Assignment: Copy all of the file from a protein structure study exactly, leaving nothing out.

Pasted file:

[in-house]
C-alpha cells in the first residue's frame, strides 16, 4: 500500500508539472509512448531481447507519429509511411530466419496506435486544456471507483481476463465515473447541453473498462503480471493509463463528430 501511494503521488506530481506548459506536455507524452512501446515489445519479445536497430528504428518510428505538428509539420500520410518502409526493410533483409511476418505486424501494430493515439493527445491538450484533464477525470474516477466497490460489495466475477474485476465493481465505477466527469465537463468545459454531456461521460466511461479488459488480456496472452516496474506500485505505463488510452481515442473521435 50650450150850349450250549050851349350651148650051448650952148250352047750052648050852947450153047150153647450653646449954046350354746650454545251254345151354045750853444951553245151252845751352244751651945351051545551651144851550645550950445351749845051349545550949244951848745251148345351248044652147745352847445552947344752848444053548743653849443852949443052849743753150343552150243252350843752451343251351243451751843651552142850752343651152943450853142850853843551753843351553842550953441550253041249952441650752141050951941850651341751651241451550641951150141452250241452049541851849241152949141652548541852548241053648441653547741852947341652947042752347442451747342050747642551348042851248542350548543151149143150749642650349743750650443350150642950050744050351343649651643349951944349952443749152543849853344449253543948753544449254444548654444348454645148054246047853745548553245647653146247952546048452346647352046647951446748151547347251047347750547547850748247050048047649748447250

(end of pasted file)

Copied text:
[in-house]
C-alpha cells in the first residue's frame, strides 16, 4: 500500500508539472509512448531481447507519429509511411530466419496506435486544456471507483481476463465515473447541453473498462503480471493509463463528430 501511494503521488506530481506548459506536455507524452512501446515489445519479445536497430528504428518510428505538428509539420500520410518502409526493410533483409511476418505486424501494430493515439493527445491538450484533464477525470474516477466497490460489495466475477474485476465493481465505477466527469465537463468545459454531456461521460466511461479488459488480456496472452516496474506500485505505463488510452481515442473521435 50650450150850349450250549050851349350651148650051448650952148250352047750052648050852947450153047150153647450653646449954046350354746650454545251254345151354045750853444951553245151252845751352244751651945351051545551651144851550645550950445351749845051349545550949244951848745251148345351248044652147745352847445552947344752848444053548743653849443852949443052849743753150343552150243252350843752451343251351243451751843651552142850752343651152943450853142850853843551753843351553842550953441550253041249952441650752141050951941850651341751651241451550641951150141452250241452049541851849241152949141652548541852548241053648441653547741852947341652947042752347442451747342050747642551348042851248542350548543151149143150749642650349743750650443350150642950050744050351343649651643349951944349952443749152543849853344449253543948753544449254444548654444348454645148054246047853745548553245647653146247952546048452346647352046647951446748151547347251047347750547547850748247050048047649748447250